Police responded to a home owned by former Trump campaign manager Brad Parscale in Fort Lauderdale Sunday evening after his wife called to say he "had guns and was threatening to harm himself," officers confirmed to the Sun Sentinel.

Details: Fort Lauderdale Police Chief Karen Dietrich told the news outlet Parscale was taken to a hospital without incident. He "went willingly under Florida’s Baker Act, which allows police to detain a person who is potentially a threat to himself or others,” per the Sun Sentinel.

Trump campaign spokesperson Tim Murtaugh told Axios: "Brad Parscale is a member of our family and we all love him. We are ready to support him and his family in any way possible."

  • Axios has contacted Fort Lauderdale for comment.

Wine country blaze prompts evacuation orders as California endures "critical" fire conditions

Firefighters in the western U.S. were facing "critical fire weather conditions," as a rapidly spreading new wildfire in Northern California prompted fresh evacuations Sunday.

Why it matters: Wildfires have burned a record 3.6 million acres in California this year, killing 26 people and razing over 7,600 structures, per Cal Fire. Utility provider Pacific Gas & Electric cut power to 11,000 customers early Sunday and planned outages for 54,000 others later in the day because of fire risks.

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TikTok beats Trump in court, ban won't take effect

A federal court judge on Sunday granted TikTok's request for a temporary restraining order against a ban by the Trump administration.

Why it matters: American will be able to continue downloading one of the country's most popular social media and entertainment apps. At least for now.

Go deeper: WH pushes to uphold TikTok ban

New York Times: Trump paid $750 in federal income taxes in 2016 and 2017

The New York Times has obtained more than two decades worth tax-return data from Trump and the companies that make up his business, writing in an explosive report that the documents "tell a story fundamentally different from the one [the president] has sold to the American public."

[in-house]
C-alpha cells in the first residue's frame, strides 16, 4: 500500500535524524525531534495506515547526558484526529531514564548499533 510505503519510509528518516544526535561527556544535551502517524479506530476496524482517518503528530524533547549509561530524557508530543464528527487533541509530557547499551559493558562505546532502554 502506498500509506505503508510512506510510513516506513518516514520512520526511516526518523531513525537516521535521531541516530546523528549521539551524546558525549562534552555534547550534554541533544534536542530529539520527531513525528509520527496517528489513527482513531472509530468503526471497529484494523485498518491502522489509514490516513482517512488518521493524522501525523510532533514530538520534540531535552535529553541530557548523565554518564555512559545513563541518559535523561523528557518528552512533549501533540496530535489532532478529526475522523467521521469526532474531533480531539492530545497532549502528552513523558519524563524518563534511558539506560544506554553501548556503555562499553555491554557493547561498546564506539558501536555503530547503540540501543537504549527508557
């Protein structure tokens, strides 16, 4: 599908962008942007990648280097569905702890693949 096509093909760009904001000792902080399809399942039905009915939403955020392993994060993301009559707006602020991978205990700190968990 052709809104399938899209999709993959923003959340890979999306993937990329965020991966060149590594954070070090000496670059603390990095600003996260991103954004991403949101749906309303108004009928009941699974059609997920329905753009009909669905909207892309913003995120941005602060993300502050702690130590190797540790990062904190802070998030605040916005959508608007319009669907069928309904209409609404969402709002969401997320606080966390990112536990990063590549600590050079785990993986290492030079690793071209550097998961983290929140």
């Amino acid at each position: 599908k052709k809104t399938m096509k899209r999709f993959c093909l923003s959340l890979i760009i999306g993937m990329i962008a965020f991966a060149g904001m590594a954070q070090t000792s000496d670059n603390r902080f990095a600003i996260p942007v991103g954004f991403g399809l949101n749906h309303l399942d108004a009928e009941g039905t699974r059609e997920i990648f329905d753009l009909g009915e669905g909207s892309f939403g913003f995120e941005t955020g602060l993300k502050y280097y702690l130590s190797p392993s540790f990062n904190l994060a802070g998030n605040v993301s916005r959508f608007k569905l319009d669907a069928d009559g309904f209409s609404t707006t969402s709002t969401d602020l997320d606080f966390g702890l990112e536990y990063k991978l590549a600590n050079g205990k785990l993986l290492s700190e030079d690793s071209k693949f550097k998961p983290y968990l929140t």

Why it matters: The Times' bombshell report, published less than seven weeks before the presidential election, lays bare much of the financial information Trump has long sought to keep secret — including allegations that he paid $750 in federal income taxes in 2016 and 2017, and has over $300 million in personal debt obligations coming due in the next four years.

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How Trump, Biden plan to score at Tuesday's debate

President Trump has been practicing with flashcards and prepping with former New Jersey Gov. Chris Christie before Tuesday's presidential debate

Behind the scenes: Top aides tell Axios he's been testing his attacks on the campaign trail for weeks, seeing what ignites his crowds or falls flat. One of the biggest themes Trump plans to drive home is his "tough guy" persona, which advisers see as an advantage with voters in key states.

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GOP fears Democrats will attack Amy Coney Barrett as insensitive to “the little guy"

White House aides and Senate Republicans have spent the past week readying binders full of messaging and rebuttals to guide Judge Amy Coney Barrett to a pre-Nov. 3 confirmation. "We knew for days it was going to be Amy," a Senate GOP aide involved in her confirmation process told Axios.

What we're hearing: Beyond the expected questions about her views on religion, abortion and health care, Republicans worry about Democrats painting Barrett as someone who is insensitive and unfair to “the little guy,” one source involved in the talks told Axios.